UMM Thailand Ch. 1: Do you trust me?
- UMM Thailand Ch. 1: Do you trust me?
- UMM Thailand Ch. 2: If wind velocity multiplied by speed less weight equals … oh, forget it.
- UMM Thailand Ch. 3: Ham, eggs, coffee, tea, and a message.
- UMM Thailand Ch. 4: You can’t win if you don’t play.
- UMM Thailand Ch. 5: Over there. Over where? Under there. Under where?
- UMM Thailand Ch. 6: Don’t compare the you of today to the someone else of tomorrow.
- UMM Thailand Ch. 7: Trying. Trying very hard. Trying extremely hard. Trying too hard.
- UMM Thailand Ch. 8: Translation without Representation
- UMM Thailand Ch. 9: I believe it when I see it
- UMM Thailand Ch. 10: I see what you believe
- UMM Thailand Ch. 11: Smile and nod, smile and nod.
- UMM Thailand Ch. 12: Oh, one more thing.
- UMM Thailand Ch. 13: Epilogue
Just when you think it’s safe to go back to sleep.
“You order breakfast now? For tomorrow morning. Eight o’clock. Menu here,” she said all of those words in a sing-song Thai accent and they fell into his brain one by one and he only translated them slowly and finally got to the idea of breakfast tomorrow morning.
“How are you?” Charlie asked in his best overzealous and chipper friendly voice.
“Ooh, very good. How are you?” she asked back, quick as a whip.
“Never better,” he said, happy to have the game back in his court.
“Ooh, never better,” she repeated. “Good one. I like you. What’s your name?”
“Holiday,” he said then followed up as he always hoped he one day might be able to do with just the right timing and setting and finally, finally, it was happening. “Charlie Holiday.”
He laughed out loud as his movie hero’s reference and she laughed with him. But the party was soon over as she got right back to business.
“Ham, egg, toast? For family? How many? Two babies? Four breakfast?”
“Ooh, so many questions, so few answers,” he said, scratching his chin in mock deep concern. “I ask my family.”
“OK, Charlie,” she said with a huge smile that seemed to go from one side of the train car to the other. “You find out, you tell me tonight. I need to know.”
“I’ll get right on it,” he said, enjoying his relationship with the Thai train steward more than he had many relationships in his life. He flashed her the biggest smile he could muster in return and placed his hands together in front of his chin and gave her a slight bow in a show of local respect.
“See you later,” she said and immediately continued her song, “Breakfast? Order now for tomorrow morning. Eight o’clock. Ham, egg, toast. Order now, please.” She pranced down the narrow corridor of the sleeper car as they left the Ayutthaya station en route to Chiang Mai in the north.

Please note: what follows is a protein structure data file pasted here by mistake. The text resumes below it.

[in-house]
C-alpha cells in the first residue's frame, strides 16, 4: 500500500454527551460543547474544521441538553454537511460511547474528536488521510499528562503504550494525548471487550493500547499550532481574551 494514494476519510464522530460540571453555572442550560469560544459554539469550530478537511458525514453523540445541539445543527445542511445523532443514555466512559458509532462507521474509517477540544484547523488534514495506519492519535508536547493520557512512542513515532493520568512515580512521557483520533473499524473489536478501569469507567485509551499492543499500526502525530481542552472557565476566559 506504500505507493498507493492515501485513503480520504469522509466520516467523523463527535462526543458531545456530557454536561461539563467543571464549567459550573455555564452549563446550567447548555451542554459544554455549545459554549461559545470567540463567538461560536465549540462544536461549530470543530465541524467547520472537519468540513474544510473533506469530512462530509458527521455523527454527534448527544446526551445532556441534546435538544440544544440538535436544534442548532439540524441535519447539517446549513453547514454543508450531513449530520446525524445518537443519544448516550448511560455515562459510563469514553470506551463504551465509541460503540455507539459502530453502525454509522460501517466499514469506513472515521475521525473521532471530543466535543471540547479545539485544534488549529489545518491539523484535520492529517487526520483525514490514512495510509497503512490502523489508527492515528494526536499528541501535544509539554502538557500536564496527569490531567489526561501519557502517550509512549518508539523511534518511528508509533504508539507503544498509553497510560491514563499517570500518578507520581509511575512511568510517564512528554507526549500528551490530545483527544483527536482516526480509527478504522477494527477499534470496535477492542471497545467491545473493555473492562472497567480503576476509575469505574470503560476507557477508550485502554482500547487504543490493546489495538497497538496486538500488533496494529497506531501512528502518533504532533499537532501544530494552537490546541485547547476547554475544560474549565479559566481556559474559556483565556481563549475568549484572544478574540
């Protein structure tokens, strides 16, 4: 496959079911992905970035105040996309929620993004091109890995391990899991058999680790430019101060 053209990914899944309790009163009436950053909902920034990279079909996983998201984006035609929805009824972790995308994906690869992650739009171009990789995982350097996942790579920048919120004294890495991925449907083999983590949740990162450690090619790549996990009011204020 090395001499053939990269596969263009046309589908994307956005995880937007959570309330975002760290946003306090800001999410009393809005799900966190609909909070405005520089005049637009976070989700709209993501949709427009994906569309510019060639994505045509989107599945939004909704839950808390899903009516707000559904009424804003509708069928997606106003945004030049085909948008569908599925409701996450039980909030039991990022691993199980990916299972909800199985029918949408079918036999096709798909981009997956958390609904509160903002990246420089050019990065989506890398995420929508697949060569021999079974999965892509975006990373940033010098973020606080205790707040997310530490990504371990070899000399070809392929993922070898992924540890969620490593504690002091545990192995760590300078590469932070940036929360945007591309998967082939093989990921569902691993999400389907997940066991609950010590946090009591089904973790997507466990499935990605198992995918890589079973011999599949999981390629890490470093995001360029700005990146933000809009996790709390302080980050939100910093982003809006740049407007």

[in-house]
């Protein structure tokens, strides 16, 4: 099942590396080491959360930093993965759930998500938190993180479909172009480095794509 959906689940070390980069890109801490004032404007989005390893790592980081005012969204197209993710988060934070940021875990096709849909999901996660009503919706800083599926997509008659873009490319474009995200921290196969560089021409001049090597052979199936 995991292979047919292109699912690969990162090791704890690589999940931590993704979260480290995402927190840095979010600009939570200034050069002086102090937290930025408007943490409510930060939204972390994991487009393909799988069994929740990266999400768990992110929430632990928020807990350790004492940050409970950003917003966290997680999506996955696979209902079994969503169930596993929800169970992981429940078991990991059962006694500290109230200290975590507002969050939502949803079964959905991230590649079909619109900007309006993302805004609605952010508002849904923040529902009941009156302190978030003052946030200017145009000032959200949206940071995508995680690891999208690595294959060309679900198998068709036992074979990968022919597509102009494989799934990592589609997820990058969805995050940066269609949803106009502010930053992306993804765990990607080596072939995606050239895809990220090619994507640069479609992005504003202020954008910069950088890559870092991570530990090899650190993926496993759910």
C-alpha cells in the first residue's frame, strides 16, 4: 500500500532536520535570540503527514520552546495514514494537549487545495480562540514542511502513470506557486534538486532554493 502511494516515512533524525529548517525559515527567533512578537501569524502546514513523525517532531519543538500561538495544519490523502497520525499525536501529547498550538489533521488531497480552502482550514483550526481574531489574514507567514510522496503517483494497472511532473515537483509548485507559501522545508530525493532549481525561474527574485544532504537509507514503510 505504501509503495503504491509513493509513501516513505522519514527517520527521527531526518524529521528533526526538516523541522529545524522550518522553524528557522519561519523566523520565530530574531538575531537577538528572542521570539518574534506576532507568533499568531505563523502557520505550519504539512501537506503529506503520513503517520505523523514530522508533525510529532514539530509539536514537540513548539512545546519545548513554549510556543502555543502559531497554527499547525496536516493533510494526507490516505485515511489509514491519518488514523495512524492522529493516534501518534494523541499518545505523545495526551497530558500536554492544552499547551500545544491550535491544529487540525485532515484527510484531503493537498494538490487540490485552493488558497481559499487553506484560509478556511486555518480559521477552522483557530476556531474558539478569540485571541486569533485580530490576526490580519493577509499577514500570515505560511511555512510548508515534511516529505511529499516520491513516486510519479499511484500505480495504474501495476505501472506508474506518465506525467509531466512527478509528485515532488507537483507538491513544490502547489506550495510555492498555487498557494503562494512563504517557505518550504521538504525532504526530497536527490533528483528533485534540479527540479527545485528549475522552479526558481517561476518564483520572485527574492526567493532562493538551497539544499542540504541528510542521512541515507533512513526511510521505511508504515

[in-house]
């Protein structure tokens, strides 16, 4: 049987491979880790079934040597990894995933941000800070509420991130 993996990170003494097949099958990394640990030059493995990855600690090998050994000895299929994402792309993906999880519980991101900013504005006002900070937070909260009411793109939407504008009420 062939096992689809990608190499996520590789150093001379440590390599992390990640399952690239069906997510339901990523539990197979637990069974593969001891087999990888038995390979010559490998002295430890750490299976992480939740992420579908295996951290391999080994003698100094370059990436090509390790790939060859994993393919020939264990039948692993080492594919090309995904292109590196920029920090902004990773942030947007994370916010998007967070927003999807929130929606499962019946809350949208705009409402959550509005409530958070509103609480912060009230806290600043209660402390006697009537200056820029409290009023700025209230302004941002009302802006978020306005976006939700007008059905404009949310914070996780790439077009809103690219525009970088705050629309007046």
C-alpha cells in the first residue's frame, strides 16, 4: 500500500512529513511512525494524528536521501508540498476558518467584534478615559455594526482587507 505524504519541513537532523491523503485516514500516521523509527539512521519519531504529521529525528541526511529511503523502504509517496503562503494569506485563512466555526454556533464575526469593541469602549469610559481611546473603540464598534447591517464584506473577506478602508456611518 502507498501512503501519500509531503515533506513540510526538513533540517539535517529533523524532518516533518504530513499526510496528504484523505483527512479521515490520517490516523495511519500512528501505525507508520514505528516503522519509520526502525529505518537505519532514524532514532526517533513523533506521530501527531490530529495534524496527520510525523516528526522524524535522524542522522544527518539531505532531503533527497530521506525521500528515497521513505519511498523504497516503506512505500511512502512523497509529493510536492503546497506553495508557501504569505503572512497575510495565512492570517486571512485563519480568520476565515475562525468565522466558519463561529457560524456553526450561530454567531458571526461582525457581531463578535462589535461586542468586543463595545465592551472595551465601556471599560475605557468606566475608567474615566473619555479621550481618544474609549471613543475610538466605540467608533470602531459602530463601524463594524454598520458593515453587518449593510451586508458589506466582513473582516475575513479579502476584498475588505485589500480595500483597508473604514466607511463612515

The train clicked and clacked down the tracks and what seemed to be mostly Europeans in the Thai train settled in for a long-night’s sleep. The mattresses were thin and the lights above bright and horrifically flourescent, but with a healthy dose of fatigue and the calling of that horizontal position, it was going to be an easy transition.
Charlie made sure his kids and wife were settled into their beds and as soon as they were, he felt a strong calling to close his eyes and sink into the lull of the night.
The air conditioning was on at full power and even though it was a humid summer outside, inside the train could keep beers cooled. Except there weren’t any beers.
Within seconds of his head hitting the pillow, he felt as if his bed was suspended by a magnetic force and somehow floated and moved together with the rocking of the train. At times, he even gripped the sides of the mattress as if it were a rollercoaster ride and he needed to hold on. But when he did nothing and let his body float is when it worked best and then he too floated with the movements of the train.
Thai voices drowned out and the hum of the steel on steel of the wheels took over. It was a massage, a water bed, and one of those cheesy alarm clock sound machines tuned to the ‘exotic night train’ setting all in one.
As with the best of transitions into sleep, he wasn’t sure when it happened and it came over him like a silk blanket.